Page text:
• Suspect nursing home abuse or neglect?
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red-cross-29930_1280We often hear news about instances of nursing home abuse and neglect in which an elderly patient dies after being taken to a hospital after it is much too late. Particularly in cases of elder neglect, a patient may require care at a hospital. However, if a facility is understaffed and does not call for an ambulance in time, an elderly patient may not receive the care he or she ultimately needs. What if those patients could be rushed to a geriatric emergency department equipped to handle specific senior medical issues, including those related to elder neglect? According to a recent article in The San Diego Union-Tribune, a geriatric ER will soon be coming to UCSD and will provide specialized care to elderly residents in Southern California.

Complex Medical Needs Among the Elderly

When and where will the new geriatric emergency unit appear? It is currently in the planning stages, but the ER will become part of the Thornton Hospital at UC San Diego through an $11.8 million grant provided by the Gary and Mary West Foundation. According to the article, this emergency department “will be the first in the region to focus solely on seniors,” which is an important fact given that more Californians are reaching old age. The “complex medical needs” of the elderly, even when abuse or neglect is not a factor, “are expected to strain available resources as the baby boom generation reaches retirement age.”

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handsOne of the largest nursing homes in Stockton, CA is facing numerous allegations of nursing home abuse and neglect, according to a recent article from Recordnet.com. Reports from patients and their families allege lack of privacy, physical abuse, and serious neglect at Wagner Heights Nursing and Rehabilitation Center. What else do you need to know about these allegations? Can they help families to understand the importance of researching a nursing home or assisted-living facility before allowing an elderly loved one to become a resident at a facility without the best patient ratings?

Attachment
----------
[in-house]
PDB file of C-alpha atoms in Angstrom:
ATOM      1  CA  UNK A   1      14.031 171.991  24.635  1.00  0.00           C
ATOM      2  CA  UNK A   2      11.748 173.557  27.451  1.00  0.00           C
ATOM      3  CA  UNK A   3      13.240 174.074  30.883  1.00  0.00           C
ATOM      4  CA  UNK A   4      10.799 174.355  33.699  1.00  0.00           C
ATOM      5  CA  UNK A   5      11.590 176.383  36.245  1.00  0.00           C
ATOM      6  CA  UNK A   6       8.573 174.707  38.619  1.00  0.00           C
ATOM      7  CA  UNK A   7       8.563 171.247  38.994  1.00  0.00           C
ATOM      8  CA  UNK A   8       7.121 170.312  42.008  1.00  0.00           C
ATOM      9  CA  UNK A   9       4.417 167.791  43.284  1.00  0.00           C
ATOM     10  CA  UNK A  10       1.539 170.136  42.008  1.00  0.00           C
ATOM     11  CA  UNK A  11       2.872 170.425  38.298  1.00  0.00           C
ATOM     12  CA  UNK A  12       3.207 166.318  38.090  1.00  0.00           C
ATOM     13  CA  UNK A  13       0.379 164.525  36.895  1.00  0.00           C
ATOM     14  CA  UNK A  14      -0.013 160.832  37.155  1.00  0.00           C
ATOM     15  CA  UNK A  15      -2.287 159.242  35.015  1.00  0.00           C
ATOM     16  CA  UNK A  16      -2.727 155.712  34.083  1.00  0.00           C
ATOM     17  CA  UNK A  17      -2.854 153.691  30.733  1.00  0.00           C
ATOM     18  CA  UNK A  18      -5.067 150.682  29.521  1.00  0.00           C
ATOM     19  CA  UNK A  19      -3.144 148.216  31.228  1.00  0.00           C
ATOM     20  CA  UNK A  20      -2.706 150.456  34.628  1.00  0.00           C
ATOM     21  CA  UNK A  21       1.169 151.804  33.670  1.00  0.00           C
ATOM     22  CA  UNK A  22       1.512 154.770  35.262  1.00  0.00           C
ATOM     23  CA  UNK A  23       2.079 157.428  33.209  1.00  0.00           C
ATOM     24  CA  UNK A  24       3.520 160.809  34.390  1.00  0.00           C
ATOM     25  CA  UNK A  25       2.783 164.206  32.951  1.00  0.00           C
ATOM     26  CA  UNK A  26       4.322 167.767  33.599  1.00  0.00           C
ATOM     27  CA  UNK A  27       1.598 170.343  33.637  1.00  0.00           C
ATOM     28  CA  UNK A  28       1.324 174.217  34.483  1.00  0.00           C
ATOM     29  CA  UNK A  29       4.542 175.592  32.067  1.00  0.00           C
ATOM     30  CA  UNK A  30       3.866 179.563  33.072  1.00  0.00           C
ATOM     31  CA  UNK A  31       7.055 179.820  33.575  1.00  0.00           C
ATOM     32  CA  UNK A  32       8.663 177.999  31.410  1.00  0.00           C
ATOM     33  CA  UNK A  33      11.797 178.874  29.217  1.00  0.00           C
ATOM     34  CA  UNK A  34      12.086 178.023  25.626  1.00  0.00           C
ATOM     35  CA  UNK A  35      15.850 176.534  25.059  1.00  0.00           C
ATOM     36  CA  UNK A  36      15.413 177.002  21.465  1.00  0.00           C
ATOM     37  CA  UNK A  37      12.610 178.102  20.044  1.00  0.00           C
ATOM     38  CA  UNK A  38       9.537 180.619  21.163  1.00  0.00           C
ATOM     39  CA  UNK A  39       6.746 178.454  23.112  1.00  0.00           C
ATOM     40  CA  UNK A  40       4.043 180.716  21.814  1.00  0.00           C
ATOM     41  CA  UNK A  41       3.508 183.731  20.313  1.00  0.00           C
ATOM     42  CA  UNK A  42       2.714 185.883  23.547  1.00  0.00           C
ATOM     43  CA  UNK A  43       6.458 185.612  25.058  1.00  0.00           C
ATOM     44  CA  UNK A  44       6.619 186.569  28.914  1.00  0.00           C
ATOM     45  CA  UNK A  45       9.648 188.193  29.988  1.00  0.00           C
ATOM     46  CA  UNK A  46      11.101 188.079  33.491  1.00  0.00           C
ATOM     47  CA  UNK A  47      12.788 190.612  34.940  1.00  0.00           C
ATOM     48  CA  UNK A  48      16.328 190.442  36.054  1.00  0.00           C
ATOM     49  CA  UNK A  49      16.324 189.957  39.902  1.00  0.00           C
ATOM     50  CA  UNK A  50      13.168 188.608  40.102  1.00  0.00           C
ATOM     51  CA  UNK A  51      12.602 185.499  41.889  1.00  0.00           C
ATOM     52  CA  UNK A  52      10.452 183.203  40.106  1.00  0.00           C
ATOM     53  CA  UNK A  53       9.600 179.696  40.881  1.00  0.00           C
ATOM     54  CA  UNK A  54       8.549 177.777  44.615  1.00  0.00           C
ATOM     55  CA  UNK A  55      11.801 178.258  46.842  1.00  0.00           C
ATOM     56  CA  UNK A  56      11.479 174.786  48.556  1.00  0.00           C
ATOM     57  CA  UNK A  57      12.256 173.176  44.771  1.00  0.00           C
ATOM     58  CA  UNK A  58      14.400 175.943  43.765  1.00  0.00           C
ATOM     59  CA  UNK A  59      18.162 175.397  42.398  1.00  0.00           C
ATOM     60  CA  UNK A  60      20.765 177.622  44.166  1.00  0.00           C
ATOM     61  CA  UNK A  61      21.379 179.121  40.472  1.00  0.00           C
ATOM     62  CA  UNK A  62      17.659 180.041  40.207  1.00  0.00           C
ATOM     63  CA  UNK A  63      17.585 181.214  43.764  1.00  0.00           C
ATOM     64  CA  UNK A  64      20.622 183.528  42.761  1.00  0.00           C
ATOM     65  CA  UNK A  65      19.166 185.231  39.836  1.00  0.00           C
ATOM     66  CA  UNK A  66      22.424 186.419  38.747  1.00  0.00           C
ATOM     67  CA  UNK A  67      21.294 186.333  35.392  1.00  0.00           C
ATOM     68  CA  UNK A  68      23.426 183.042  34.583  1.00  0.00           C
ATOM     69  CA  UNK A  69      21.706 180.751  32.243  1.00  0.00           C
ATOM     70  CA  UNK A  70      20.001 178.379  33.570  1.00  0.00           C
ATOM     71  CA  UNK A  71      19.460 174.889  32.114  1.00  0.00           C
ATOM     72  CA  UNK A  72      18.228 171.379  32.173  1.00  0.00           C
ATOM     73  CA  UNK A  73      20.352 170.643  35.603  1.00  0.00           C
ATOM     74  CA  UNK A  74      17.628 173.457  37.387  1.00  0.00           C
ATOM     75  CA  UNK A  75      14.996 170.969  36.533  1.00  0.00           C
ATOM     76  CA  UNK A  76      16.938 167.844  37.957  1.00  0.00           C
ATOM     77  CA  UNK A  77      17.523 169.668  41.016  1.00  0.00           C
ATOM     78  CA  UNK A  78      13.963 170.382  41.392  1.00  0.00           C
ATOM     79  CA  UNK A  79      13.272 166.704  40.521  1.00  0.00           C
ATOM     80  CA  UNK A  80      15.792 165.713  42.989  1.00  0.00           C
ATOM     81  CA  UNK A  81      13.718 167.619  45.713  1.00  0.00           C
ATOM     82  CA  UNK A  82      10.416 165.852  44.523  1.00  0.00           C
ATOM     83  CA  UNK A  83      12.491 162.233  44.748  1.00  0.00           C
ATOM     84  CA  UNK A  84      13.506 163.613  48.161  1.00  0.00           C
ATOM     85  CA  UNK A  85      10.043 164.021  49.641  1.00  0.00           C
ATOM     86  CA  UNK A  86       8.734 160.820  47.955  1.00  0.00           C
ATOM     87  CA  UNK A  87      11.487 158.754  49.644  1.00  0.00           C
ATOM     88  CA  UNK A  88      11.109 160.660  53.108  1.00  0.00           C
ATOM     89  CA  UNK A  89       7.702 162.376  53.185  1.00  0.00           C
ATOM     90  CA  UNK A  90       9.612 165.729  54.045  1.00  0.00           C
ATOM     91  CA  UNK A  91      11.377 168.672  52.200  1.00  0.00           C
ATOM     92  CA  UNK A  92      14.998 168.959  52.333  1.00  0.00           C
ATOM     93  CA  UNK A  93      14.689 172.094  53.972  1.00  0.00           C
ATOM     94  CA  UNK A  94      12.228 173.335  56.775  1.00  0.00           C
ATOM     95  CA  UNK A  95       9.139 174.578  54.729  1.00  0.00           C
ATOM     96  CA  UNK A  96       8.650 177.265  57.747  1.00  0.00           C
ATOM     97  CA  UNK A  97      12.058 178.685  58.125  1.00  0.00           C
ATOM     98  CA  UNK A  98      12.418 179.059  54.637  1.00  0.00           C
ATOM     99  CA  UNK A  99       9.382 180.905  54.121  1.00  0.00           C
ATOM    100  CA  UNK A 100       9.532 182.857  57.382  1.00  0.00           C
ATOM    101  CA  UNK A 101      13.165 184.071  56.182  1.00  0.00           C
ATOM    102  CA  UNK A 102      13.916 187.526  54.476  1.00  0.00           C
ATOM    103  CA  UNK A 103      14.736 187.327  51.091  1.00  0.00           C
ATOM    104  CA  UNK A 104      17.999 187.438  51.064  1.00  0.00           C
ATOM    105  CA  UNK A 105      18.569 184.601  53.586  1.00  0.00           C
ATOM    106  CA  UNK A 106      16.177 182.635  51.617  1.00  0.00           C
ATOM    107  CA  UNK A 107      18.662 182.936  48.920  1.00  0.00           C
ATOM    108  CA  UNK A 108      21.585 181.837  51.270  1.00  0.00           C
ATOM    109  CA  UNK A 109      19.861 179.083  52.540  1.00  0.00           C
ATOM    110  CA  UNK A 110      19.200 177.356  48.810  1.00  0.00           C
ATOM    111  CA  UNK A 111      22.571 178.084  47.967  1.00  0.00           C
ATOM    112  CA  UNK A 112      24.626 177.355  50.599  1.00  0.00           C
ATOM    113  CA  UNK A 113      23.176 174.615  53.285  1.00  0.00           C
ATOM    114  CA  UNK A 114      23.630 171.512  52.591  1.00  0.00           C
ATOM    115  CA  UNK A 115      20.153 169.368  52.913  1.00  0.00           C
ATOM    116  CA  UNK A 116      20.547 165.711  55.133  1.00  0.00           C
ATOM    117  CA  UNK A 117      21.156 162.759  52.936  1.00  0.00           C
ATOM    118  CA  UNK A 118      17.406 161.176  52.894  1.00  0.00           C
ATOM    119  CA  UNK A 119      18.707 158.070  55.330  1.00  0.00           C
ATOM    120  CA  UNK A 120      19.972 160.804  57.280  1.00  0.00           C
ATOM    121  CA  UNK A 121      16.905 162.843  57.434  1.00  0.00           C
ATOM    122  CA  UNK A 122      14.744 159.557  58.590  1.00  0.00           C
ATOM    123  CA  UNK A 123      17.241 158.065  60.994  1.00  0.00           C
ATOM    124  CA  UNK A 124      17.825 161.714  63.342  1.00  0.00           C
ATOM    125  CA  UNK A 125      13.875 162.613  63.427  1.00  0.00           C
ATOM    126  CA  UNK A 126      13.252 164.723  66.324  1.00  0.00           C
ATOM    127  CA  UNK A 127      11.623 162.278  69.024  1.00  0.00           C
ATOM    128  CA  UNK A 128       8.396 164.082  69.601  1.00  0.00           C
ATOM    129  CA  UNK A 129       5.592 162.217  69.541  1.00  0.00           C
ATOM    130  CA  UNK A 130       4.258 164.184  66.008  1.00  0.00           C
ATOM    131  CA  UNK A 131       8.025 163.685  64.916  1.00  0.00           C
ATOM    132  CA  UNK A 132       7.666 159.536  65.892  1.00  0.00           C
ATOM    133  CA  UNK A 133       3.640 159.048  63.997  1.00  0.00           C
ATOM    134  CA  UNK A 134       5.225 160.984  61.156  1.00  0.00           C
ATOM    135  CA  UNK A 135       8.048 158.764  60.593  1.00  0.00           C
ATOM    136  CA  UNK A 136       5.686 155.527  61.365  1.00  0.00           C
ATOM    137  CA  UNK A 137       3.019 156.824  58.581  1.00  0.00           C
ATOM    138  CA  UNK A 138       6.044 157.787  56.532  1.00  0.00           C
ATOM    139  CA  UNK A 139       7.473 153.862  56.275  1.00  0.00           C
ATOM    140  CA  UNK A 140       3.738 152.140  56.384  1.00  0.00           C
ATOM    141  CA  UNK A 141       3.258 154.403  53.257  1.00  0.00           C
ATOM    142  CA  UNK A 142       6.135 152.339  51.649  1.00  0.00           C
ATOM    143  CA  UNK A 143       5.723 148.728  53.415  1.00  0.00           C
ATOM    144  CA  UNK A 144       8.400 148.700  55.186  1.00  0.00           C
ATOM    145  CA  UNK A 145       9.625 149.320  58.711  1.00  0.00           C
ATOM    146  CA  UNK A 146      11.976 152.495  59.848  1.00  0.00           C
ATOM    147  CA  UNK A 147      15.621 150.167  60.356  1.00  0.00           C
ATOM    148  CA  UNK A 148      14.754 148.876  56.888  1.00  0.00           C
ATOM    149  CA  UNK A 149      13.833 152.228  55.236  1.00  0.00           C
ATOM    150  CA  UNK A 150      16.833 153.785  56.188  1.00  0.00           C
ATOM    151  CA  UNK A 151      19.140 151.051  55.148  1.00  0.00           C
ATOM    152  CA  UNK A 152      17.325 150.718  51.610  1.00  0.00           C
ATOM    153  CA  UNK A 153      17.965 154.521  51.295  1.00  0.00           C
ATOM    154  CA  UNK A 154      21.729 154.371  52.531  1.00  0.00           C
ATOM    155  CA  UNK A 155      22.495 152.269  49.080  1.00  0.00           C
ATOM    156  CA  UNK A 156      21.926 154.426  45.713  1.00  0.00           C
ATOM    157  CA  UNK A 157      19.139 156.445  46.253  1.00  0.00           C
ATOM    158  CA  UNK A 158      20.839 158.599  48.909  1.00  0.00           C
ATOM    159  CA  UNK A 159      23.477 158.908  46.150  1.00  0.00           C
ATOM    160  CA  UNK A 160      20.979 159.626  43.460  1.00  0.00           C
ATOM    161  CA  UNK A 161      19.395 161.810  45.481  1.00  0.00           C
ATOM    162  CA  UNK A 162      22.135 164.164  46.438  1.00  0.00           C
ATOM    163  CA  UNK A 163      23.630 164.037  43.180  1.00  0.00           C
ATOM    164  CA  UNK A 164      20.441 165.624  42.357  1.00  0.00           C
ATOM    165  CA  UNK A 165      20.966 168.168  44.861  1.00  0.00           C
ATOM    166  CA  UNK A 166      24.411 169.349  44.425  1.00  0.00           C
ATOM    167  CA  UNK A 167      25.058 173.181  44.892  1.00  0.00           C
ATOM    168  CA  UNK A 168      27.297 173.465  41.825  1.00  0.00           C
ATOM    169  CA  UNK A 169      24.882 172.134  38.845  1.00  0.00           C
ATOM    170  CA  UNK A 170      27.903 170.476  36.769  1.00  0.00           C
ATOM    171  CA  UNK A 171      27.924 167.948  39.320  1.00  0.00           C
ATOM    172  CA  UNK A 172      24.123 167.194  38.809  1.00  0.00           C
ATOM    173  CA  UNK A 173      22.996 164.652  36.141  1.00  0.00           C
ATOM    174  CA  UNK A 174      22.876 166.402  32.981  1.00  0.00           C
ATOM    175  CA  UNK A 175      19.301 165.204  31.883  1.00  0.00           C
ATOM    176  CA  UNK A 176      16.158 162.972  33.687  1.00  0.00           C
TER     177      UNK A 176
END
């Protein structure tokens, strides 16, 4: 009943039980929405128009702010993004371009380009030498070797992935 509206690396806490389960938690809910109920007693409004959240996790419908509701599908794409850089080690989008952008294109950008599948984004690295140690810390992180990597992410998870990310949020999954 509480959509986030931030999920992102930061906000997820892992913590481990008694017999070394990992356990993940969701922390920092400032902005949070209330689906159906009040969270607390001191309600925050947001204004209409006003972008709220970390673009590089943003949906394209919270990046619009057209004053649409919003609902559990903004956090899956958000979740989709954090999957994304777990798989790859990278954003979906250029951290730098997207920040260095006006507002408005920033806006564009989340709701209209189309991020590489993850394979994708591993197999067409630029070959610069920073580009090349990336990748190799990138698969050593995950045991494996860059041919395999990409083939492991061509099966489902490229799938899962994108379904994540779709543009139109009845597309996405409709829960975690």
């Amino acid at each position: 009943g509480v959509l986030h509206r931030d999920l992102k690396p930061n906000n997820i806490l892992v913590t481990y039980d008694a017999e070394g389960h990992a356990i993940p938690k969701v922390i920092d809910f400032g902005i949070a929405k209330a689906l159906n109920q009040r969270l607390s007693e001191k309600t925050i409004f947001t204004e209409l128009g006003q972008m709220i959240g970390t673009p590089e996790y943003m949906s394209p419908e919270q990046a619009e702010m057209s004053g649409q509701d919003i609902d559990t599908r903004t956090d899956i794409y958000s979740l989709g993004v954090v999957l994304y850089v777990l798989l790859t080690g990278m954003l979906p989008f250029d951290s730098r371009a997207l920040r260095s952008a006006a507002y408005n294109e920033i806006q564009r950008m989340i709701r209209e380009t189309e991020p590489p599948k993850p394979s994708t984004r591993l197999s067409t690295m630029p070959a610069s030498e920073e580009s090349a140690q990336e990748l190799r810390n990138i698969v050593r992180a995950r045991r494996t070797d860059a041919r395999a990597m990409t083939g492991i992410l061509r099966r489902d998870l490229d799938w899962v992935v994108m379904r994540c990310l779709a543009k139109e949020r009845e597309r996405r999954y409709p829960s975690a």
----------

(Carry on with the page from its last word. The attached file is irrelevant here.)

Serious Citations at Wagner Heights Nursing and Rehabilitation Center

Based on data provided by California Advocates for Nursing Home Reform (CANHR), Wagner “has been issued the greatest number of serious citations going back to 2010 . . . of any skilled nursing home in Stockton.” Over the last six years, it has received six serious citations. Why were those citations issued? According to the article, the following represent some of the most serious fines levied against Wagner Heights:

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file3451272140532We often discuss cases of nursing home abuse and neglect in San Diego, and in facilities throughout the state of California. But when we talk about filing an elder abuse or neglect lawsuit, what exactly do we mean? In other words, what elements must be present in order to have a valid elder neglect claim? To better understand how suspicions of nursing home abuse or neglect can result in a lawsuit, we should take a closer look at both the signs of neglect, as well as the elements of the laws that prohibit it.

Recognizing Signs of Elder Neglect

Before we look at the specific elements of neglect and abuse outlined by the California Elder Abuse and Dependent Adult Civil Protection Act, we should take a look at the signs and symptoms of neglect and physical abuse. A fact sheet from the Administration on Aging (AoA) lists the following as signs and symptoms of elder neglect:

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file0001370155977According to a pamphlet from the National Center on Elder Abuse (NCEA), one of the most prominent “red flags” of nursing home neglect is the presence of untreated pressure ulcers, which are also known as “bedsores.” According to a news release from the University of California, Berkeley, engineers at the university are working to develop a type of bandage technology that actually might make the presence of bedsores known to a patient and/or her family before they become visible to healthcare professionals.